Tuesday, May 27, 2014
In Java 7 and later it is possible to avoid code duplication by using a single catch block to handle more than one type of exception. The bytecode generated for a single catch block handling multiple exceptions is smaller compared to an equivalent implementation with multiple catch blocks and thus considered better for performance.

Consider a simple example to read a file with numbers and create a list of numbers. In Java 6 and earlier, we do an implementation similar to the one below. Here we repeat the same exception handling code in each of the catch blocks.

public static List<Integer> readFile(String fileName) {
  List<Integer> myList = new ArrayList<Integer>();
  BufferedReader in = null;
  try {
    in = new BufferedReader(new FileReader(fileName));
        String line = null;
        while ((line = in.readLine()) != null)
        {
          int num = Integer.parseInt(line);
            myList.add(num);
        }
  } catch (NumberFormatException e) {
    // do some action
    e.printStackTrace();
  } catch (IOException e) {
    // do some action
    e.printStackTrace();
  } 
  finally {
    try {
      if ( in != null ) 
        in.close();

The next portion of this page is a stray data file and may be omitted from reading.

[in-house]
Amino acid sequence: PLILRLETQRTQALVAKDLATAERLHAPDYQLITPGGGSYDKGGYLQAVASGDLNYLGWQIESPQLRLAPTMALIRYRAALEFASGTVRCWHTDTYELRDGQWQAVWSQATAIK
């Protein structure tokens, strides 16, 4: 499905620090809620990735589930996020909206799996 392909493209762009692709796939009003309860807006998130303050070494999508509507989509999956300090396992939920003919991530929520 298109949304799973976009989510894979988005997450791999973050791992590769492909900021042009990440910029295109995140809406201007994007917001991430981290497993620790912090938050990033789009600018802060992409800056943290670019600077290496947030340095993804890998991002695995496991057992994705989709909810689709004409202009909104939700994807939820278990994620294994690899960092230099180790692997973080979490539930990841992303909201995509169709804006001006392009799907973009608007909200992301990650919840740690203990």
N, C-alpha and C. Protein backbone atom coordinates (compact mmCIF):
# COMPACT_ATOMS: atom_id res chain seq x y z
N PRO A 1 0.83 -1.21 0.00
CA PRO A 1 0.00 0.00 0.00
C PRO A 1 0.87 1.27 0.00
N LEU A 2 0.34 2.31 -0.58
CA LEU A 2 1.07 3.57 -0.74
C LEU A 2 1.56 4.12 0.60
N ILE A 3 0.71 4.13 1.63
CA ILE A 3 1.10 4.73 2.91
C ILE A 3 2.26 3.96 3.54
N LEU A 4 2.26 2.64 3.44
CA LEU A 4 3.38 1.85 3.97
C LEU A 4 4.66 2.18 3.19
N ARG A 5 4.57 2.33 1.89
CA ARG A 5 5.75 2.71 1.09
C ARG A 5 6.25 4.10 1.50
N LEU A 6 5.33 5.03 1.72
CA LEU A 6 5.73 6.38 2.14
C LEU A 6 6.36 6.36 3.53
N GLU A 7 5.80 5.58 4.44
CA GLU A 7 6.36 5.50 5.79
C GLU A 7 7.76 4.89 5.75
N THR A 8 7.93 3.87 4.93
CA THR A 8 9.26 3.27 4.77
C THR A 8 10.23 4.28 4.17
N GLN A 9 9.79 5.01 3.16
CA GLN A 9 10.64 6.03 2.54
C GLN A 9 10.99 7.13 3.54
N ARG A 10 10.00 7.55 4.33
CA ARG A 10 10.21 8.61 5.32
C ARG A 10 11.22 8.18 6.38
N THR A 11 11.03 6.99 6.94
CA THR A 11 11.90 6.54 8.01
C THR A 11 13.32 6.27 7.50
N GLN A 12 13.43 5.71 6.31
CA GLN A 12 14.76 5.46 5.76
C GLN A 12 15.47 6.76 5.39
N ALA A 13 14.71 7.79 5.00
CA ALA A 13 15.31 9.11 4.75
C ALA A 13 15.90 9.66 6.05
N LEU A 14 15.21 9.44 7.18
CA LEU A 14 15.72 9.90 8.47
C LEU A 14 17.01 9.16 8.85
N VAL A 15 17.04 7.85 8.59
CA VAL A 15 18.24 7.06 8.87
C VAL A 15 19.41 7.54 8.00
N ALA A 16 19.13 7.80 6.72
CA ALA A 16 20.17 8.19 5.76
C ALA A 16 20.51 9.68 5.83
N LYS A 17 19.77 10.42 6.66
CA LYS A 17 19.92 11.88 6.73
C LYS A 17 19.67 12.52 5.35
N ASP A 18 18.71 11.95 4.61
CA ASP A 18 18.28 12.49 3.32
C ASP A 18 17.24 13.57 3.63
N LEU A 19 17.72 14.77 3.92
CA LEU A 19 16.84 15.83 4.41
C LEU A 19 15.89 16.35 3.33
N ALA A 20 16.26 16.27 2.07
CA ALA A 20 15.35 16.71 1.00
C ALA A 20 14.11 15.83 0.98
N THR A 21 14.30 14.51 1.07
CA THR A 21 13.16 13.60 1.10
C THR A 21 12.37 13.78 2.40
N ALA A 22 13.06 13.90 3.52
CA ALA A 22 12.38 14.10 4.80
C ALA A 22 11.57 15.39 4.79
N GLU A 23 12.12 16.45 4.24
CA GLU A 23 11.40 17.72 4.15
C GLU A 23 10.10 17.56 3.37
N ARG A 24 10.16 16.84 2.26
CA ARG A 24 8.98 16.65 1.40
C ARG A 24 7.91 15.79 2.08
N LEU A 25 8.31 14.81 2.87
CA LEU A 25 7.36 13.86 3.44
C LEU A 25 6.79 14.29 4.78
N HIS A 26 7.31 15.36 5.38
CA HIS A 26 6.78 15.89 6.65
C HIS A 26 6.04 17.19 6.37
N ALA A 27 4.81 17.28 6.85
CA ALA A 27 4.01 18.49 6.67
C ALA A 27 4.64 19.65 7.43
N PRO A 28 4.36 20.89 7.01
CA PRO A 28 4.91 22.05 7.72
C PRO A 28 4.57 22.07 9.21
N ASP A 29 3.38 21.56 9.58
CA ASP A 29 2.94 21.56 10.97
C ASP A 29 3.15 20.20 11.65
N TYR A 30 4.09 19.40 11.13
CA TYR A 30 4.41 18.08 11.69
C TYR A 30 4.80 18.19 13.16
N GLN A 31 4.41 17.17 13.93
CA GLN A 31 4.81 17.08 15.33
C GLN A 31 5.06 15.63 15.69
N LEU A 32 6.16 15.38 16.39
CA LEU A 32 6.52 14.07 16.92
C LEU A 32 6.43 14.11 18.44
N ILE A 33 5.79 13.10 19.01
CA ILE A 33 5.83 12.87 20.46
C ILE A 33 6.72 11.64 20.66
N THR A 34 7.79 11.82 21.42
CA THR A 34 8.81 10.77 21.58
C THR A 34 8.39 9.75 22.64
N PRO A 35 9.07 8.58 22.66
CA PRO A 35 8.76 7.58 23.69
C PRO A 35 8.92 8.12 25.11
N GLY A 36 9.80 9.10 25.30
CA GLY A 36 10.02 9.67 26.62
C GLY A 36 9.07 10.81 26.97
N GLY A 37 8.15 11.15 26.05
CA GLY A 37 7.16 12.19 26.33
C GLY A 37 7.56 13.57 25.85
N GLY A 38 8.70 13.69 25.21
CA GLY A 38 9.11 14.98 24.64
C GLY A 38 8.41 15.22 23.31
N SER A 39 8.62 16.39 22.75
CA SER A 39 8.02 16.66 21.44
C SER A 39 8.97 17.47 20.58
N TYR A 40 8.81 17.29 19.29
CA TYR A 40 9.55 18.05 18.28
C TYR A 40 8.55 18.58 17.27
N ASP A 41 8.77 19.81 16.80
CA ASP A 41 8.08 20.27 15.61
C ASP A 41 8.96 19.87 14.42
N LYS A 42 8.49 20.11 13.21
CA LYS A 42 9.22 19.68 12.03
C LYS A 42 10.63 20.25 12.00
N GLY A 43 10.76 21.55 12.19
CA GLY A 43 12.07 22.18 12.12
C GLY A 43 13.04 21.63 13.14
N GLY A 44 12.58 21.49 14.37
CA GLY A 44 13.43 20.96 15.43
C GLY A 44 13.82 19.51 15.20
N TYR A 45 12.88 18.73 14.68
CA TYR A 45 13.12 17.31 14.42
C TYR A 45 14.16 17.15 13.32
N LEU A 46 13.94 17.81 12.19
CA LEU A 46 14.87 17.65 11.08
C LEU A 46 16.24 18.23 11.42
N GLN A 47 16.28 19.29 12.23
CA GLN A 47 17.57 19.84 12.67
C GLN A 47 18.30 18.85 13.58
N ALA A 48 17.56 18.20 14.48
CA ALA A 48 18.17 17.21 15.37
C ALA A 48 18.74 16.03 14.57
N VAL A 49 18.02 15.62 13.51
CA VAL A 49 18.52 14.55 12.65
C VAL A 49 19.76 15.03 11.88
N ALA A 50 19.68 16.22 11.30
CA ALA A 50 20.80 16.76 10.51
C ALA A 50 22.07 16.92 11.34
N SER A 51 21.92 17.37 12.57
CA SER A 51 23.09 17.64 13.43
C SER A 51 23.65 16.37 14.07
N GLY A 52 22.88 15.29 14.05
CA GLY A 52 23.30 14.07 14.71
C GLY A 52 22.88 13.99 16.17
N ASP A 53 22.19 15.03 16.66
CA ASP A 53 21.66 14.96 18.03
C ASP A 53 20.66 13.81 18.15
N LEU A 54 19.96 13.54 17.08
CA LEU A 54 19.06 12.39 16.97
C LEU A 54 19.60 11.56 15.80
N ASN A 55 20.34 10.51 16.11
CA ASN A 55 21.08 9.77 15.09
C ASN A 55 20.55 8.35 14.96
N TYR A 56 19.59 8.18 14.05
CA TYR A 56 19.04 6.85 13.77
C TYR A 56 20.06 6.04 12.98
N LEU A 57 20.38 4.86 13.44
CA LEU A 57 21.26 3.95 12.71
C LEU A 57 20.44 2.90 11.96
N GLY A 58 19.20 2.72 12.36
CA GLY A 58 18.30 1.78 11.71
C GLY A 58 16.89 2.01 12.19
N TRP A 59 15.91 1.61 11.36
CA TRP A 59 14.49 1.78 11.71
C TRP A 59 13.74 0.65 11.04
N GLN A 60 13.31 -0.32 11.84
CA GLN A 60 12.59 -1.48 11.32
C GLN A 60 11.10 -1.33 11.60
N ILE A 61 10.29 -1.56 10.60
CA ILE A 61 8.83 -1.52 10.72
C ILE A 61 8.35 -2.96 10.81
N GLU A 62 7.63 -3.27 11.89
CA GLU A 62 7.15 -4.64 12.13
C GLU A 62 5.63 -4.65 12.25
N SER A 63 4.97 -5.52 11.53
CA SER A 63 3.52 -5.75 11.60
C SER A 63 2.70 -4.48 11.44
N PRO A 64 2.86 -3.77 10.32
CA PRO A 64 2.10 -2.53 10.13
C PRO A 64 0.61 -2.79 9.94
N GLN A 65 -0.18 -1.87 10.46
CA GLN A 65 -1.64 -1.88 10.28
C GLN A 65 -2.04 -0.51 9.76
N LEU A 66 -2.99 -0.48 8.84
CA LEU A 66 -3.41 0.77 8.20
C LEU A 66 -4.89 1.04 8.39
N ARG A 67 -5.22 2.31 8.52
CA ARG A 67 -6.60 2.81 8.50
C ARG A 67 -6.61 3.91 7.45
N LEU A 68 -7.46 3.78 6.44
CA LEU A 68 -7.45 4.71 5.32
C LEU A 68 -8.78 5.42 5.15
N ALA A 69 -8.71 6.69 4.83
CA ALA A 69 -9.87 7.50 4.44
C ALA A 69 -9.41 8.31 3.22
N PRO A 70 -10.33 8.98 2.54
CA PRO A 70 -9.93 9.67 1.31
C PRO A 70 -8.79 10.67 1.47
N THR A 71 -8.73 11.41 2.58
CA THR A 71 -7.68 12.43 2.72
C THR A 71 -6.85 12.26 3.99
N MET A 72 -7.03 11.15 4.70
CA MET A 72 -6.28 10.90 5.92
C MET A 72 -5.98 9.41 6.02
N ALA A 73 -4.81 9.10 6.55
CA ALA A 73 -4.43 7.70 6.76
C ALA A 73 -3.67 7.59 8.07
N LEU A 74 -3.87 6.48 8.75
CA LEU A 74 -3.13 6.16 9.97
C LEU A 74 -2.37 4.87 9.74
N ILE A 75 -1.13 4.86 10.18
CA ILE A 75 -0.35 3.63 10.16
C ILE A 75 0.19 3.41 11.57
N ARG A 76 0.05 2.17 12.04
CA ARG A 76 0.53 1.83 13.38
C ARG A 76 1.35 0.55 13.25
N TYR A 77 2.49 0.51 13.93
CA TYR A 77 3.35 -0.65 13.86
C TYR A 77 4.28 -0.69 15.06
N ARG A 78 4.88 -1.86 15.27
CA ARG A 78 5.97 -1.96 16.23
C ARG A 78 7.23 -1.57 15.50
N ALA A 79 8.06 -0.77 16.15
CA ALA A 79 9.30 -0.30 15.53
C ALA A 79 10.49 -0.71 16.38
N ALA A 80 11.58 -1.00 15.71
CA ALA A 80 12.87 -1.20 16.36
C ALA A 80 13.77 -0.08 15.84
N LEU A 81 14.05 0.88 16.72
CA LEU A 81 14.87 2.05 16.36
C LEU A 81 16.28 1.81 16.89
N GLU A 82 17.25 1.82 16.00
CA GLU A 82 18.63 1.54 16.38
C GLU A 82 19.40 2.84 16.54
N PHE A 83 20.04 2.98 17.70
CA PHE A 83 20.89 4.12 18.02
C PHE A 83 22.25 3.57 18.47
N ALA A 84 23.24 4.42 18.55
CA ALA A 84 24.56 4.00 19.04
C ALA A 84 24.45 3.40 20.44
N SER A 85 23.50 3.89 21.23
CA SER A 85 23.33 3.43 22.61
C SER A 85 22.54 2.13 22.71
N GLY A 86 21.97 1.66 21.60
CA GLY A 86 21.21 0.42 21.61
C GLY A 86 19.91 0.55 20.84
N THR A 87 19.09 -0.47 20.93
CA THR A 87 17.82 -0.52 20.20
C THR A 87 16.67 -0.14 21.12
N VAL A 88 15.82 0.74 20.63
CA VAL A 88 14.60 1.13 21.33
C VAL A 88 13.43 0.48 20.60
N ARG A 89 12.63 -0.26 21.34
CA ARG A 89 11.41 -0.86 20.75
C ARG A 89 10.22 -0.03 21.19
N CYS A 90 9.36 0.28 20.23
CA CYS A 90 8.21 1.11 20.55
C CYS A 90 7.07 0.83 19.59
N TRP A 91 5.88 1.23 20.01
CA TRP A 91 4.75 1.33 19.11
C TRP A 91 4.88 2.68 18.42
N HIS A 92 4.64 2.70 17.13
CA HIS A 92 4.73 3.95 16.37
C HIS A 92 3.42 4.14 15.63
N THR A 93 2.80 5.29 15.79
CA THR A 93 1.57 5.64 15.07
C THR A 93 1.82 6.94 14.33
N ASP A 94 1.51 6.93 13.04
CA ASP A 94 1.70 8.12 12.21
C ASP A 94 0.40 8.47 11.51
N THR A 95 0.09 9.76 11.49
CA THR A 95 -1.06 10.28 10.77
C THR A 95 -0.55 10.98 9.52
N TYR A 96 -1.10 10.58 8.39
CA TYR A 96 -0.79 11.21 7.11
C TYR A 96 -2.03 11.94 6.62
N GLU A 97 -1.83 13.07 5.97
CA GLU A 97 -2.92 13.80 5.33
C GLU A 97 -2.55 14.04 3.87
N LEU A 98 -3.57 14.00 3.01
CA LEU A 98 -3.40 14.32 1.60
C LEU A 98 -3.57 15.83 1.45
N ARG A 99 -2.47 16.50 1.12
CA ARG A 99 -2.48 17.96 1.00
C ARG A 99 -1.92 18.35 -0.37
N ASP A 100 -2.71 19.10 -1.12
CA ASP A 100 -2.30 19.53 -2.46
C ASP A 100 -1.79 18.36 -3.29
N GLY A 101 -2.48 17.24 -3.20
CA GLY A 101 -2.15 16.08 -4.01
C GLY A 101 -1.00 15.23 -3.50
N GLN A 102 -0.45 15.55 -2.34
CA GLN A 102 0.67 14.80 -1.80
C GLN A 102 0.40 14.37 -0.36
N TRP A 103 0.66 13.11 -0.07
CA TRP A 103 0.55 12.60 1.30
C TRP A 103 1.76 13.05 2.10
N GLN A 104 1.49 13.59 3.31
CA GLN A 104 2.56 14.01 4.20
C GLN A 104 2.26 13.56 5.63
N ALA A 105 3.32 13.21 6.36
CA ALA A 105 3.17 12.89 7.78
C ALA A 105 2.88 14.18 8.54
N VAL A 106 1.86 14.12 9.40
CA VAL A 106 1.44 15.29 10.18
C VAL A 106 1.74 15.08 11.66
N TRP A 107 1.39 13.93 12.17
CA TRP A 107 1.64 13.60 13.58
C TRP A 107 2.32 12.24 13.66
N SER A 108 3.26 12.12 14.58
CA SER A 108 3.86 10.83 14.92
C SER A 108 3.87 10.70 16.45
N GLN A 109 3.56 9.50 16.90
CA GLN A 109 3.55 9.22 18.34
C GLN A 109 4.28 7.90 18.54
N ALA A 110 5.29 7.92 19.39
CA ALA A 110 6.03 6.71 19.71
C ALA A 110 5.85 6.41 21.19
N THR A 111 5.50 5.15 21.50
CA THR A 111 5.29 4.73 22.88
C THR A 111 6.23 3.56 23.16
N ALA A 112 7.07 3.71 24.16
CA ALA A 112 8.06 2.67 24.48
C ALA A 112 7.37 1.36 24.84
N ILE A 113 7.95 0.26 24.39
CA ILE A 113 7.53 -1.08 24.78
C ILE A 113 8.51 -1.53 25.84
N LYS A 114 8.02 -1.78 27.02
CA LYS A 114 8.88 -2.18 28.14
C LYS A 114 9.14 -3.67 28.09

} catch (IOException e) {
      e.printStackTrace();
    }
  }
  return myList;
}

In Java 7 it is possible to specify a single catch block to handle multiple exceptions to eliminate duplicate code. Each of the exception types a catch block needs to handle is separated by a vertical bar "|". This implementation is considered efficient since the byte code generated is smaller.
public static List<Integer> readFileMultiCatch(String fileName) {
  List<Integer> myList = new ArrayList<Integer>();
  BufferedReader in = null;
  try {
    in = new BufferedReader(new FileReader(fileName));
        String line = null;
        while ((line = in.readLine()) != null)
        {
          int num = Integer.parseInt(line);
            myList.add(num);
        }
  } catch (NumberFormatException | IOException e) {
    // do some action
    e.printStackTrace();
  } 
  finally {
    try {
      if ( in != null ) 
        in.close();
    } catch (IOException e) {
      e.printStackTrace();
    }
  }
  return myList;
} 

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